Story by Babz Glines and Amanda Stayer
On October 11, Kent State’s LGBTQ+ Center revealed this year’s “Flashes of Pride” campaign. This is a campus wide opportunity uniting queer staff members, students, and allies. The group celebrates their individual pride by taking a picture to represent LGBTQ+ support all around the Kent State University campus. This year was the seventh annual Flashes of Pride, which typically falls on national coming out day. To celebrate and support the LGBTQ+ community at Kent State, the poster comes out on national coming out day to give students courage to come out.
The event was very casual and comforting. There were snacks, cute decorations everywhere, and an array of board games in the corner. The LGBTQ+ Center has counseling groups on Wednesdays, internship opportunities, along with mental health and financial resources. When it opened up the room, people started talking about their queer journey and why they wanted to be on the poster, a face of pride that is now available for the whole campus to see.
Dylan Pinkerton, a sophomore who uses he/they pronouns, was one of the people featured on the poster this year. He wanted to put himself out there as a queer person on campus. “Kent is already well known as a queer friendly campus, so I like putting myself out there,” they say, “It’s a fun time. And I just did it, because like, why not?”
Pride can be shown in a lot of different ways. The LGBTQ+ Center uses their poster to help show pride in the people at Kent State. For Pinkerton, pride means representing his authentic self. They describe it saying, “The best way that you can show pride is in multiple ways, just like how people represent themselves in multiple ways. Pride should be unique to the person.”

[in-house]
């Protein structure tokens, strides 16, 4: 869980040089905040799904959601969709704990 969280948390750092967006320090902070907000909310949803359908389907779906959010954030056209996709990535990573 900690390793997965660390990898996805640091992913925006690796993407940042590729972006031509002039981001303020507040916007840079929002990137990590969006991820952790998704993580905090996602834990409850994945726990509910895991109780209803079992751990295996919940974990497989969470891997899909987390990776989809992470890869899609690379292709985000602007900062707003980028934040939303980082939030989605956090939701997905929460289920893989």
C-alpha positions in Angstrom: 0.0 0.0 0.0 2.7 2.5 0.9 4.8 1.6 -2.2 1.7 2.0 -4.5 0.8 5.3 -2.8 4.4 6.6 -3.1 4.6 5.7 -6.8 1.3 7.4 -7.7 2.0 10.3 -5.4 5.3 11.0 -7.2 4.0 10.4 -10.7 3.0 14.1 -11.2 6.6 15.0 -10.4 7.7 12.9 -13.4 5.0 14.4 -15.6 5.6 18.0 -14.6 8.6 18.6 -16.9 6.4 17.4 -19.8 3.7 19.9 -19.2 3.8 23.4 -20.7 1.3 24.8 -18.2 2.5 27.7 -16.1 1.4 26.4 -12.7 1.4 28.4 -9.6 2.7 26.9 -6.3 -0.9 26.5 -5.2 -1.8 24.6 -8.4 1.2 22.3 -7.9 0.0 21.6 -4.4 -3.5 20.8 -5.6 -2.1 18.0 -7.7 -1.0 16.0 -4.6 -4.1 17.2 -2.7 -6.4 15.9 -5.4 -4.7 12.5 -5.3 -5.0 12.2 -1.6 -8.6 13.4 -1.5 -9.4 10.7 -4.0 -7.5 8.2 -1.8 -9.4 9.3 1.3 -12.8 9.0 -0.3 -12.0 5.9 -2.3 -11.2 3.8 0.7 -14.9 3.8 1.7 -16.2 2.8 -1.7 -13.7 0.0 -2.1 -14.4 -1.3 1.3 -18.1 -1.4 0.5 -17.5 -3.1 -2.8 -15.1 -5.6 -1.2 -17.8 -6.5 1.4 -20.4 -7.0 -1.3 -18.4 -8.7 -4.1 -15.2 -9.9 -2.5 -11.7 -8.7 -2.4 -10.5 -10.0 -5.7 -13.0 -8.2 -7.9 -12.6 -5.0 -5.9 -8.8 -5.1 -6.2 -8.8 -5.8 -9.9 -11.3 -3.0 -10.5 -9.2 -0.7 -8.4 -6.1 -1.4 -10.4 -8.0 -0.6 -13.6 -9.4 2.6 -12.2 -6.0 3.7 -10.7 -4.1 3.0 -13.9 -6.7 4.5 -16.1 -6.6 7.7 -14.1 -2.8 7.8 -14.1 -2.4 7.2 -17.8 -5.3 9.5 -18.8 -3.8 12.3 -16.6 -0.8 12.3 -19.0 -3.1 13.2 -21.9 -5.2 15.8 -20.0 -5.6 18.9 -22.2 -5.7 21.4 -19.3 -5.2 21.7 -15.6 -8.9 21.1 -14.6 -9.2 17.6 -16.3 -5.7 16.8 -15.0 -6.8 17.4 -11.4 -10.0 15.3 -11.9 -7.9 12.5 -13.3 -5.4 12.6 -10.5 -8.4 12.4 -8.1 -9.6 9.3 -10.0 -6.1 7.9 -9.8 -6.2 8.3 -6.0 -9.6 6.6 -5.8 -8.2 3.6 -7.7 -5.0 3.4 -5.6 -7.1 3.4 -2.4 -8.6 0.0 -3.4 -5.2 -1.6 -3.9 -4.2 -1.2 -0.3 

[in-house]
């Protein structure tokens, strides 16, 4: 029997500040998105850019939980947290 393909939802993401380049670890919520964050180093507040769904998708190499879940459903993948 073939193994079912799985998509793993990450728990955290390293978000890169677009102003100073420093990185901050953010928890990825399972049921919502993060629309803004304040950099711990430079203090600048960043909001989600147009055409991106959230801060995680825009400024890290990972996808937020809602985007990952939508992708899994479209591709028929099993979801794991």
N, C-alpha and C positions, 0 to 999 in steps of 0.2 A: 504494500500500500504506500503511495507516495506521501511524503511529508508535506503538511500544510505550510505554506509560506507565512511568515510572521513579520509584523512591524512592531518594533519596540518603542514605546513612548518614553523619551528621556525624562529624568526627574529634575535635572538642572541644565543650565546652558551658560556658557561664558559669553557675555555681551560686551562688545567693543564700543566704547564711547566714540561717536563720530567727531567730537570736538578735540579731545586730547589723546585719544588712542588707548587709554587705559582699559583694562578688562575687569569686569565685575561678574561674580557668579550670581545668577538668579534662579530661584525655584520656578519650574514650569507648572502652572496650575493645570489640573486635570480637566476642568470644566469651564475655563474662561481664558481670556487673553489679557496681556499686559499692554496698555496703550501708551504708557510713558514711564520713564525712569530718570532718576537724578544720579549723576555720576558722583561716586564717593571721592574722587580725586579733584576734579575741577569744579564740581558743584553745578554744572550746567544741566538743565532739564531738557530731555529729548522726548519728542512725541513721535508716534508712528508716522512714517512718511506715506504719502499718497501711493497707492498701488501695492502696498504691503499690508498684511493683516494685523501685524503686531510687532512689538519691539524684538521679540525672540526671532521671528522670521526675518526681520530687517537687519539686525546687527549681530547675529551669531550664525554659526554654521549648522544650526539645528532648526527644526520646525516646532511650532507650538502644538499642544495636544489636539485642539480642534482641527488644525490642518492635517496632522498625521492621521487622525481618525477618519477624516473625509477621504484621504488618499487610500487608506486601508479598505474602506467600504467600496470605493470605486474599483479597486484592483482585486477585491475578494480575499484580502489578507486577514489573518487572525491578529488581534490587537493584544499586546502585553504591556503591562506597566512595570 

Having pride on campus is important. Studies conducted by Lehigh and Ohio State University have found that LGBTQ+ centers on college campuses play an important role in “fostering the health, well-being and academic achievement of LGBTQ+ students.” Marginalized students face health disparities, harassment, increased rates of anxiety and depression, or are in unsupportive homes. LGBTQ+ centers on campus help to combat these discrepancies and create a safer community for students.
“Queer students who might not have been accepted back home, who might have been kicked out or who might be figuring out life on their own, can make community here,” says Pinkerton, “They can come to this type of space that is made for them by the community, so that way, they can be a part of the community.”
They also add to that on how important it is for queer youth, “This is a place that promotes education, because the biggest thing is we should never forget where our roots as queer people lies. It’s important to promote not only education and acceptance, but also understanding where we came from as queer people.”
The reveal was also hosted on National Coming Out Day, an annual awareness day to support LGBTQ+ people in coming out of the closet. According to the American Psychological Association, the day was founded in 1988 by Richard Eichberg and Jean O’Leary in order to raise awareness for the LGBTQ+ community and its civil rights movements. The date of October 11 was selected in honor of the anniversary of the second major National March on Washington for Lesbian and Gay Rights, which took place 1987. The LGBQT+ Center continues this support of the community by celebrating with the poster.
Pinkerton gives this advice for someone looking to come out, “Make sure you do it your way on your own terms, it is supposed to be a special moment that you as a queer person should have. Surround yourself with those who you know will give you support. It doesn’t have to just be family, it can be friends, it can be chosen family, it can be whatever. Have fun with it. It’s a day of coming out and it’s a day of celebration for all your people. So do it how you want to do it.”